Feel like something’s been, well, different at the office lately? That things seem a bit emptier at the workplace? A bit quieter? Well, you’re not crazy — you’re just observant. Turns out many employees are calling off of work to crawl back under the covers and hide from the recession, build a delicious burger cake, or explain a cow break-in to the cops. Continue reading >>
Today’s the last day of the American Staffing Association’s Staffing World 2010 conference in Las Vegas, and although what happens in Vegas normally does stay in Vegas, we’ve managed to snag some PG-style videos and commentary about recruiting and staffing firm leaders’ views on social media trends.
1) Hear how some staffing firms are using social media right now, even during the conference, to promote their firms and engage with candidates:
2) Here are panelists from yesterday’s social media panel at Staffing World, talking about adopting and managing social media, and addressing the question so many are asking: Where’s the return on investment in social media?
3) Lastly, here’s Richard Wahlquist, President and the CEO of ASA, discussing the state of the staffing and recruiting industry today, which issues are top of mind right now for firms, and where the industry is headed as we work toward economic recovery:
The American Staffing Association’s Staffing World 2010 conference, taking place at the Venetian Casino Hotel Resort in Las Vegas, NV, is well underway. Throngs of recruiting and staffing professionals have been mingling and networking, attending professional development sessions like keynotes and workshops, browsing exhibitor booths (like CareerBuilder’s — yes, that’s a shameless plug), and generally having a great time while learning more about how to not only adapt but thrive in our rapidly changing workplace. And we want to share some of those learnings with all of you.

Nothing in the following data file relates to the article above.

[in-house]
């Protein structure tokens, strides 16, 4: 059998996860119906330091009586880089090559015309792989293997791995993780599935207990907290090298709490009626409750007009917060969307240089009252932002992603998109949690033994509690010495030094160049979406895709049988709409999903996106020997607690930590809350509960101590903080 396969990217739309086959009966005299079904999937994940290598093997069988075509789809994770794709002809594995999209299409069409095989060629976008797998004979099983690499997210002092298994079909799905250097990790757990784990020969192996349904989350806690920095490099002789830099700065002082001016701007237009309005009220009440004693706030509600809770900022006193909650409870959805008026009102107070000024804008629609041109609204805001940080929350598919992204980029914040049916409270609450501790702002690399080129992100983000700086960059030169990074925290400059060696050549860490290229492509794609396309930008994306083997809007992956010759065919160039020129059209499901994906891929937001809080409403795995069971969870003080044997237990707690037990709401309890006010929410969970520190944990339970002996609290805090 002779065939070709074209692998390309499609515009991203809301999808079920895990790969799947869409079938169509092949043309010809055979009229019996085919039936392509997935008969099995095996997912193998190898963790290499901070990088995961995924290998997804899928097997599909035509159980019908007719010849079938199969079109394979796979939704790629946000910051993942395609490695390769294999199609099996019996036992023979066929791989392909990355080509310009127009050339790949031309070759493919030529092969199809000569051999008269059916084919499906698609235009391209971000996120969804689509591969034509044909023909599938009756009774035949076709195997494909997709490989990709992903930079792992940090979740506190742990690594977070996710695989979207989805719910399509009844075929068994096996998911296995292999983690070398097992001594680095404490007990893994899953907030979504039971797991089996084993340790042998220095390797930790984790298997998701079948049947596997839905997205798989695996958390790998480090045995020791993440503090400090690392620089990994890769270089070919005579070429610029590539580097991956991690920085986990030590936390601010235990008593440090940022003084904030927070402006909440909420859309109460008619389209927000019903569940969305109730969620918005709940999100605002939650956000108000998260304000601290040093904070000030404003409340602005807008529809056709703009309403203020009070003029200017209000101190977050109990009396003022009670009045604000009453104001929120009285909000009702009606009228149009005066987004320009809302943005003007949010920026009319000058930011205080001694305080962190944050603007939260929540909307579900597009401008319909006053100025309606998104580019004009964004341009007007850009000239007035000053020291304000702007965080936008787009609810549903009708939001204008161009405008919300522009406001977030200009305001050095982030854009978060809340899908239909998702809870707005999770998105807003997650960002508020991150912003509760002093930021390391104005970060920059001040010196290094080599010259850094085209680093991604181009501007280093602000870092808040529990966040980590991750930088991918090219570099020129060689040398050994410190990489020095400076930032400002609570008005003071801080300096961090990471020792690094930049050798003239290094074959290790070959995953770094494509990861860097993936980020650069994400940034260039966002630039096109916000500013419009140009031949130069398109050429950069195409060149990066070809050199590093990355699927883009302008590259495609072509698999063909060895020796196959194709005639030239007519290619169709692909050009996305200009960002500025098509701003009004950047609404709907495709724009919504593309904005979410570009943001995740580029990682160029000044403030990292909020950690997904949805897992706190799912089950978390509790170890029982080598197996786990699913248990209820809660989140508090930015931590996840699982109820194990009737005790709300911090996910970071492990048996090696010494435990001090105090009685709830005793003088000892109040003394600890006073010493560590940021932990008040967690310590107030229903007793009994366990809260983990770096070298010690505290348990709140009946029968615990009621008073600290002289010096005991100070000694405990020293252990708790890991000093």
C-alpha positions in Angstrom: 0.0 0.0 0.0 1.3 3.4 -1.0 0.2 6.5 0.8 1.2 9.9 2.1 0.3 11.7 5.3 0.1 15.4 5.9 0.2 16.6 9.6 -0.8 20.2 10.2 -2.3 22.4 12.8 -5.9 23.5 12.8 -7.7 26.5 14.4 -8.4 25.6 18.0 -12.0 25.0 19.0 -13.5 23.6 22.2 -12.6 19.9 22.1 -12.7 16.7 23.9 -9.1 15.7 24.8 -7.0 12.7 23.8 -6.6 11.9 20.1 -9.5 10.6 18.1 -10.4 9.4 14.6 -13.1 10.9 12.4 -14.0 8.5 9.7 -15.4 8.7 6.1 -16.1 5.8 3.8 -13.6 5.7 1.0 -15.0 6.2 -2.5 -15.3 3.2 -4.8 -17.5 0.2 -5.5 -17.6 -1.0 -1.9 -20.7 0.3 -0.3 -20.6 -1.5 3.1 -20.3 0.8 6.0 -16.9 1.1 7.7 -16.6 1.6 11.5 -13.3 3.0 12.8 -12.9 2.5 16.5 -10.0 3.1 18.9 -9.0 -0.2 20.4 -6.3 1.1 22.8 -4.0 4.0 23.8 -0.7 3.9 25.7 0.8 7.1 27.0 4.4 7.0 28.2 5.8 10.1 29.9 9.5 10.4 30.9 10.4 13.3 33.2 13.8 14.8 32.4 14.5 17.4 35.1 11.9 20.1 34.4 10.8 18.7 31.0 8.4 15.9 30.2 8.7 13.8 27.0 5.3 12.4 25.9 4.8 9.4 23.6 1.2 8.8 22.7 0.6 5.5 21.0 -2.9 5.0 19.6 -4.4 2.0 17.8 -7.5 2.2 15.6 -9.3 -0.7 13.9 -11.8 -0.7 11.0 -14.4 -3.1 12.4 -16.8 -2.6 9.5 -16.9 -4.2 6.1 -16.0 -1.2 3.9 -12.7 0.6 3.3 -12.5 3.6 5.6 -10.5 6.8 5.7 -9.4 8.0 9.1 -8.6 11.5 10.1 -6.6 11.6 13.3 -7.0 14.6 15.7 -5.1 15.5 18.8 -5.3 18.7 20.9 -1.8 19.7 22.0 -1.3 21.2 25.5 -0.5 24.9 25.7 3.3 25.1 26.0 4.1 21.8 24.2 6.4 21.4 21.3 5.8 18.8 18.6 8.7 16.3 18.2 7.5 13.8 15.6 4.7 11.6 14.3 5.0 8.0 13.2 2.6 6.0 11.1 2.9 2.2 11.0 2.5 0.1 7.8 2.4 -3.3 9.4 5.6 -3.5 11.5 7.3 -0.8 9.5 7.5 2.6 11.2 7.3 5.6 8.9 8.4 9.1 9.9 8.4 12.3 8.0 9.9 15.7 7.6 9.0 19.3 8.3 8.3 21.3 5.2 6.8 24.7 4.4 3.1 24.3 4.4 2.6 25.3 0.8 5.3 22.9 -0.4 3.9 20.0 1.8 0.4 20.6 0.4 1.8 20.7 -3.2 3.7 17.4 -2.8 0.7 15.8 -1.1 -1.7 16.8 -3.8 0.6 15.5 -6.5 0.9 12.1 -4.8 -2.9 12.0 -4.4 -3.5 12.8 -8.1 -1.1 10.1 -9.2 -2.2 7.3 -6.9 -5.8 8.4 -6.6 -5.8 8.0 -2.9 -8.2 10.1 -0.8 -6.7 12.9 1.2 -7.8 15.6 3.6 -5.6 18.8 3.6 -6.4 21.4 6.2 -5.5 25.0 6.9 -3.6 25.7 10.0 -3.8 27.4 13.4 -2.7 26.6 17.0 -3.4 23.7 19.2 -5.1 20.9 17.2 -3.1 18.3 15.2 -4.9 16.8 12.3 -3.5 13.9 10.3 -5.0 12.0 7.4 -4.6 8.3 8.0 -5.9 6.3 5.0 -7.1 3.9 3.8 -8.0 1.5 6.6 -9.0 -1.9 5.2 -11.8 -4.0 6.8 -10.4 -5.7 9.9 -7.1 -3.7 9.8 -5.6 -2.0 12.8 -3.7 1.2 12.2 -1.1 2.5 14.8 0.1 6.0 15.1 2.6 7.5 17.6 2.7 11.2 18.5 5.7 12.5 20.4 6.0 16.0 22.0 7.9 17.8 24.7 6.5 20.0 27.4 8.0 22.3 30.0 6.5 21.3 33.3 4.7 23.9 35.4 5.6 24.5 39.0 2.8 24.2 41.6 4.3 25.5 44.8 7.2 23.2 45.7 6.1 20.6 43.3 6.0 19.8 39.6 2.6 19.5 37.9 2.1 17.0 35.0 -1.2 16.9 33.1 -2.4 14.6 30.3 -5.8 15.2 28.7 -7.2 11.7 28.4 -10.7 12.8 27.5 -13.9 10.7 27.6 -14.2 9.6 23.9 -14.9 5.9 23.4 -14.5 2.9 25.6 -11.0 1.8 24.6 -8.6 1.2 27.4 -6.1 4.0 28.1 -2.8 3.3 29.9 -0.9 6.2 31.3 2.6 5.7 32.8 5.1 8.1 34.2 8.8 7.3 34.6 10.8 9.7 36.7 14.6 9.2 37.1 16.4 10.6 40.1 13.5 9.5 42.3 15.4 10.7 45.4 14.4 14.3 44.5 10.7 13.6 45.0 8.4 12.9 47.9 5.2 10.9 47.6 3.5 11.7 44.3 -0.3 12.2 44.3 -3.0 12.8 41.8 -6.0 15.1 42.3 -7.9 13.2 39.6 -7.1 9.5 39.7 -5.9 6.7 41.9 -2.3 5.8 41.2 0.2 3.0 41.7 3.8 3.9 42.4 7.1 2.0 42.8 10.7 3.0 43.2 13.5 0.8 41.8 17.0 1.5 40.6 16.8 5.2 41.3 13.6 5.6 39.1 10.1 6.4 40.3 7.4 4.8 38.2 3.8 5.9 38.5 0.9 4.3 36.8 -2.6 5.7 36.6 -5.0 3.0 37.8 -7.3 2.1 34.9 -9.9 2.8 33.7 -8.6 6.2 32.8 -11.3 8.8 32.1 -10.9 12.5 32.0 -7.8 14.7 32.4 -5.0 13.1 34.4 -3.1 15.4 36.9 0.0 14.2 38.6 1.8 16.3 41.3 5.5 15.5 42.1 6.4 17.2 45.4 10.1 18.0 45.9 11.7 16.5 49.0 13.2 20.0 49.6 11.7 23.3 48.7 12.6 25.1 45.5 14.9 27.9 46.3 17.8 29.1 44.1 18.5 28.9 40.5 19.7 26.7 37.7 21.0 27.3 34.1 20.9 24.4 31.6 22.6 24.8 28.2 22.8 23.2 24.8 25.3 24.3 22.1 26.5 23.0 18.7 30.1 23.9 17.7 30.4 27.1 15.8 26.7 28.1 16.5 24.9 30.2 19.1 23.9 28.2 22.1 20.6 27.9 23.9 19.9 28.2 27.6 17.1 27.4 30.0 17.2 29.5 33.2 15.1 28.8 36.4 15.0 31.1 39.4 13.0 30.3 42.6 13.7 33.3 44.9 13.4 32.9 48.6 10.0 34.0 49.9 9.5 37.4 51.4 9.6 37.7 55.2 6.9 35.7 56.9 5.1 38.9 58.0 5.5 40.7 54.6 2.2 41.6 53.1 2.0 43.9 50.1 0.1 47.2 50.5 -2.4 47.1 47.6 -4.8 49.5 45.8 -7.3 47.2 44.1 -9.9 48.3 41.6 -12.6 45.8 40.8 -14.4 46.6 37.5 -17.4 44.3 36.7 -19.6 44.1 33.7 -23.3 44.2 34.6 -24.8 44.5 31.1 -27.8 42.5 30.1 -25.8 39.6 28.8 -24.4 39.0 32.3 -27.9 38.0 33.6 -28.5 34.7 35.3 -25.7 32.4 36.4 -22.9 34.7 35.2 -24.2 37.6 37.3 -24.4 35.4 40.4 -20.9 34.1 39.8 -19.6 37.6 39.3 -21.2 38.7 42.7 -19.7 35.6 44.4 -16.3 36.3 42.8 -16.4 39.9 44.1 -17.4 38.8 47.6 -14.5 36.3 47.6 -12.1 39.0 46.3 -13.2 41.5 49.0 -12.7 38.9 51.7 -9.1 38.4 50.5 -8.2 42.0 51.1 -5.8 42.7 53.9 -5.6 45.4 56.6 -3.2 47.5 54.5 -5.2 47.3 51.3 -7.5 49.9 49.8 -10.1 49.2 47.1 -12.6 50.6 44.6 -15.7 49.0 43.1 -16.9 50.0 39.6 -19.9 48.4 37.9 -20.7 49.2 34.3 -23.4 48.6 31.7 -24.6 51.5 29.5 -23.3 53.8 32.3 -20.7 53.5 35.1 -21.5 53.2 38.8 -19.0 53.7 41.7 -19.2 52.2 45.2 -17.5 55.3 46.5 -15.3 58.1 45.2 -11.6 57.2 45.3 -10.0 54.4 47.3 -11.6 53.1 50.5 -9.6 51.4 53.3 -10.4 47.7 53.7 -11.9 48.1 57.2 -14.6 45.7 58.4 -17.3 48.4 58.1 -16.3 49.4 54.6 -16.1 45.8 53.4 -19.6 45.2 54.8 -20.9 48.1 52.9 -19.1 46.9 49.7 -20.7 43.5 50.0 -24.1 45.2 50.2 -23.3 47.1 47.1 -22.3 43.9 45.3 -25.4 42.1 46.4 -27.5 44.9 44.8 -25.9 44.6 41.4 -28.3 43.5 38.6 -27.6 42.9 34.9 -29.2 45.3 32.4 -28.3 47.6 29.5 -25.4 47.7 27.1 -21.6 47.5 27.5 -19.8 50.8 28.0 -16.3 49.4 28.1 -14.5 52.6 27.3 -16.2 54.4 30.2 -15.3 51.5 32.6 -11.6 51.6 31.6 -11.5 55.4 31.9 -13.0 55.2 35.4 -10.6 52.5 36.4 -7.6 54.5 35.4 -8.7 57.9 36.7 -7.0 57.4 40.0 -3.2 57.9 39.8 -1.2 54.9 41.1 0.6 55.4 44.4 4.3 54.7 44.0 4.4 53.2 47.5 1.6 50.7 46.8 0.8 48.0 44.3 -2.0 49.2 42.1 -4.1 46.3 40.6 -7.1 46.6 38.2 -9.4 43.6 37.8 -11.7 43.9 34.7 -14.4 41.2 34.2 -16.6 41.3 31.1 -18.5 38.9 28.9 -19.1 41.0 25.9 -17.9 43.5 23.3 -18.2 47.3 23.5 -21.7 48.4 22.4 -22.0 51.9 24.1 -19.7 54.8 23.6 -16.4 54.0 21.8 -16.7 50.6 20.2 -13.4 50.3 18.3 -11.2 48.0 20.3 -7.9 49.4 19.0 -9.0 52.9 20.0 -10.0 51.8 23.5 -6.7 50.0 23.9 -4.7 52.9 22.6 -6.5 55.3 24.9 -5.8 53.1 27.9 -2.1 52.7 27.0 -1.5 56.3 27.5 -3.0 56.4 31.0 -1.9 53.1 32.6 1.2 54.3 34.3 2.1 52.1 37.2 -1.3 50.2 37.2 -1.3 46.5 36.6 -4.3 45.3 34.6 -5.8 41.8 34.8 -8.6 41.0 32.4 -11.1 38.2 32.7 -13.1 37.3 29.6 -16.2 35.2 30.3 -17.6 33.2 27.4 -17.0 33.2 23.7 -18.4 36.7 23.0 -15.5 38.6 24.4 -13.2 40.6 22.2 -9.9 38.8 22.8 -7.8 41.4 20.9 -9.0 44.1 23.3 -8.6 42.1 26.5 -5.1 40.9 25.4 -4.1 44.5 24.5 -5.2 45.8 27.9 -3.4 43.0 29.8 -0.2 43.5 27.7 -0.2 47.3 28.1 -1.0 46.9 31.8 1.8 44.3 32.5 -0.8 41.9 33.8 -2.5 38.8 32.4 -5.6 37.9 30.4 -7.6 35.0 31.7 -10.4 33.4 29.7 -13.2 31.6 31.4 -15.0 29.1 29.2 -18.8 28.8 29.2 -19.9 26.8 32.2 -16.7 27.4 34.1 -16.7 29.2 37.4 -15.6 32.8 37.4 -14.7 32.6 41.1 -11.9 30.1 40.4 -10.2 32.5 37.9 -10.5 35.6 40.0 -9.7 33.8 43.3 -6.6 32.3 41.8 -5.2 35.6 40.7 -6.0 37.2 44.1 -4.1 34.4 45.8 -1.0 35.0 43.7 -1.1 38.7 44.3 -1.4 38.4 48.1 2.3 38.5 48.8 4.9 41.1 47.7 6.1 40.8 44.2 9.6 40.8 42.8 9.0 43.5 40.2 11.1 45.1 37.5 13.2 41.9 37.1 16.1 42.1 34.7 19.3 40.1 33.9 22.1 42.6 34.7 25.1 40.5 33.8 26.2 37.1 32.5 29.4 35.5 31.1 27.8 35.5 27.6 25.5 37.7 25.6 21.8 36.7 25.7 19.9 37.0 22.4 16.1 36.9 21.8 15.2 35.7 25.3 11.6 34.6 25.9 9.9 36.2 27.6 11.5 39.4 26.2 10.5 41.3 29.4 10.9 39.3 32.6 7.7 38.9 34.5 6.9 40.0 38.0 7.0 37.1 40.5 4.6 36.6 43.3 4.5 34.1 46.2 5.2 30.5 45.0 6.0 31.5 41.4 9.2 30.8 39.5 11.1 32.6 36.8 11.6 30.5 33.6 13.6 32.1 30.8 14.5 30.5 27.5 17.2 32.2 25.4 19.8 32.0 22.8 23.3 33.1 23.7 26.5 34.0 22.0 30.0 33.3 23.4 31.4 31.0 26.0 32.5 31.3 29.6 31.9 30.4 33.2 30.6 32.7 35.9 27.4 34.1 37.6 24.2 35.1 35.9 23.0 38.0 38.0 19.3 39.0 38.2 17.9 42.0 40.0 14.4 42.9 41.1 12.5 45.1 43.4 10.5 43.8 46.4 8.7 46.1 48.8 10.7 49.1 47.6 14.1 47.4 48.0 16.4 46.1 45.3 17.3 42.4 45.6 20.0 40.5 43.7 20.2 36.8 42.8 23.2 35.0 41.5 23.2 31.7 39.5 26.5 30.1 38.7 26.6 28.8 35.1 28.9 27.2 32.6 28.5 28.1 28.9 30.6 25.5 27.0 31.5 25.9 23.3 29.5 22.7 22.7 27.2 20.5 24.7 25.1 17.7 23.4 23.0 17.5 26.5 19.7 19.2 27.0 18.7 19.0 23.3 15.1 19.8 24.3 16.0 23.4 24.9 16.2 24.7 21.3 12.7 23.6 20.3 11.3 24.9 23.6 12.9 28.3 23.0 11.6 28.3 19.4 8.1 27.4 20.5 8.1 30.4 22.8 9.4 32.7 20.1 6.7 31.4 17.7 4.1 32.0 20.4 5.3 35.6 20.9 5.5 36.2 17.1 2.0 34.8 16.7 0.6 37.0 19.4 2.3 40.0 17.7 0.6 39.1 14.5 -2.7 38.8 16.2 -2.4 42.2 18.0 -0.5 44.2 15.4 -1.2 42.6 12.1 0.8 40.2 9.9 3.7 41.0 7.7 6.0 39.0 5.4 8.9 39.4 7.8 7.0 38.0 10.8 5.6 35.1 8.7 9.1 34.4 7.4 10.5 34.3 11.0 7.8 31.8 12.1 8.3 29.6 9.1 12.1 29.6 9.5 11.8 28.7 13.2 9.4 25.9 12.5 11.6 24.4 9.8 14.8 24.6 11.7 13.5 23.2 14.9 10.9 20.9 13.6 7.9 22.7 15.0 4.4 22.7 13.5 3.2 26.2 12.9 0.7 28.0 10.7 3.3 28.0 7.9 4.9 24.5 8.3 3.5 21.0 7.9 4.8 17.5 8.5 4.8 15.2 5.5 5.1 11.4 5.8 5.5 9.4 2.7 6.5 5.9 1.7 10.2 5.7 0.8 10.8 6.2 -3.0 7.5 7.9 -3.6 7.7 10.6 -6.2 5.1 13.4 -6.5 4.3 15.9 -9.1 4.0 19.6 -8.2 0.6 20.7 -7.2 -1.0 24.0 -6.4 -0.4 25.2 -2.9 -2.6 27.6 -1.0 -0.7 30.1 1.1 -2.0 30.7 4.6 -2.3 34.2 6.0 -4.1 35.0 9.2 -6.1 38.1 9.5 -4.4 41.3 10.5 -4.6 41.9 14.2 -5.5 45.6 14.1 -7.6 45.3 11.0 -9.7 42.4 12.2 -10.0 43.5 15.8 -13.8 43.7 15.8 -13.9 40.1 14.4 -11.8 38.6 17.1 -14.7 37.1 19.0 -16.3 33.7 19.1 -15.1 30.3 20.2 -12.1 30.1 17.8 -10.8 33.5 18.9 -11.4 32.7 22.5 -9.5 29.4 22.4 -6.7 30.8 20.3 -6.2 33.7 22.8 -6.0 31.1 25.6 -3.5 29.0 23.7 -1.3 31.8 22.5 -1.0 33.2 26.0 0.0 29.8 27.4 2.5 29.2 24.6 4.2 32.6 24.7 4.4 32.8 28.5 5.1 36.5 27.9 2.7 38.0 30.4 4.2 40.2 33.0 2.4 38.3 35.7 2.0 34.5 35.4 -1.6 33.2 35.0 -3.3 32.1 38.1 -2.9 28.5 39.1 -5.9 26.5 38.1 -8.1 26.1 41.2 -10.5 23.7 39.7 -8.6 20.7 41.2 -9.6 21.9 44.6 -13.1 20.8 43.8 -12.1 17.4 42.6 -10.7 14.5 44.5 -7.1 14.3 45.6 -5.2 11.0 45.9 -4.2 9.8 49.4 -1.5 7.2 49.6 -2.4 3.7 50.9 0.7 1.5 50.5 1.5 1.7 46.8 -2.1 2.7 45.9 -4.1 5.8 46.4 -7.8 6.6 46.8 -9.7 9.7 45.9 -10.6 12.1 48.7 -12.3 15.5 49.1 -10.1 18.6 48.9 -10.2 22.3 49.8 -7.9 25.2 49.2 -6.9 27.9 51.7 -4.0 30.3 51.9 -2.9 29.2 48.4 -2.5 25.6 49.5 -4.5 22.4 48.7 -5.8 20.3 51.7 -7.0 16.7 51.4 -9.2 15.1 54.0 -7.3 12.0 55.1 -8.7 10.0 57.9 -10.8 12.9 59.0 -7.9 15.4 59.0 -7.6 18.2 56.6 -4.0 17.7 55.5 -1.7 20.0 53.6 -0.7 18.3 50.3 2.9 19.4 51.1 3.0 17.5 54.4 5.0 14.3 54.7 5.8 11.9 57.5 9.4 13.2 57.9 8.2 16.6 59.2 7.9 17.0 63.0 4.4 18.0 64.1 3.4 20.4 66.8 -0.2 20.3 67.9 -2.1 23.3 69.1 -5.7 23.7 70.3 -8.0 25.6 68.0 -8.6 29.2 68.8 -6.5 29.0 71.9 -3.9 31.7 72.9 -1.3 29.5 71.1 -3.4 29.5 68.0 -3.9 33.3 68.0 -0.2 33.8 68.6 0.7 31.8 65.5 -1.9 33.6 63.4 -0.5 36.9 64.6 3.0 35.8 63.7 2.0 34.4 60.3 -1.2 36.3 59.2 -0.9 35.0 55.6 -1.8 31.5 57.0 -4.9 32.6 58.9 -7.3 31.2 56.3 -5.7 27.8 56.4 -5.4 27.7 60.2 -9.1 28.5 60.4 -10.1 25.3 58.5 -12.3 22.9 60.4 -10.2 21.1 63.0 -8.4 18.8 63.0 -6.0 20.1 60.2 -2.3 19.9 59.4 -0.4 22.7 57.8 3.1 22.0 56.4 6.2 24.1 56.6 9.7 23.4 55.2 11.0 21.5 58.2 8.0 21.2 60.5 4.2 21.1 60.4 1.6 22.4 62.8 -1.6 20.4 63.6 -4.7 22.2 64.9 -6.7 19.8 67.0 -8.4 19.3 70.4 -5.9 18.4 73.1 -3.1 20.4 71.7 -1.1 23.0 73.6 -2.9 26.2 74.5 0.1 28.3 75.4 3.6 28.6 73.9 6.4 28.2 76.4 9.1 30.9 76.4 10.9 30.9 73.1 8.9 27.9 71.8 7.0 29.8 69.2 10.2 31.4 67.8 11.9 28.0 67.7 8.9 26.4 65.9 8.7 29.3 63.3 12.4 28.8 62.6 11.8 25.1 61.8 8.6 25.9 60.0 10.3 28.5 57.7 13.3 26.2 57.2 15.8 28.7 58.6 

New Economy, New Attitudes
We all know businesses are rethinking their strategies, doing more with less, and thinking creatively to get ahead in today’s economy. What’s worked in the past won’t necessarily work now, and everything from the role of contingent workers to the attitudes of Gen Y in the workplace are shifting. As ASA says on their site, “The “Great Recession’ reset the global economy to a ‘new normal.’” We’re all figuring out how to adjust as the dust settles, and conferences like this are an opportunity to share ideas and push the conversation forward.
Although I’m going to post more videos in a subsequent post, you can find all of CareerBuilder’s videos from Staffing World here and peruse them at your leisure — and be sure to follow along with the conference tweets with hashtag #sw10.
Here’s the first video I wanted to share — it features Bruce Tulgan, keynote speaker at Staffing World 2010 and founder of Rainmaker Thinking Inc. In the video, he talks to CareerBuilder about what we’re dealing with right now: a highly uncertain business environment, a high-pressure workplace and a high maintenance work force. Although he focuses on what this combination means for staffing firms and talent, much of his advice can really be applied to any business:
Does that headline sound like it was ripped straight from The Onion to anyone else?
Sadly (or perhaps somewhat comforting to know, if you’re among this group), it’s no joke: Findings from CareerBuilder’s most recent survey suggest that 36 percent of workers with college degrees said they wish they had chosen a different major in college.
The survey of over 2,000 workers with college degrees nationwide also found that: Continue reading >>
26 percent of workers said the market for jobs in their chosen field worsened from the time they entered college to when they graduated.
Get your favorite seasonally appropriate pumpkin-flavored coffee beverage in hand: The latest Unemployment Situation Report is here. Just make sure that drink is caffeinated, because today’s BLS report is pretty – as Credit Suisse economists called it – “blasé.”
For the most part, figures were relatively unchanged from August to September, which certainly bodes well in the “no news is good news” sense that we’re still on the road to recovery…at the same time, however, we’re still on the road to recovery. Continue reading >>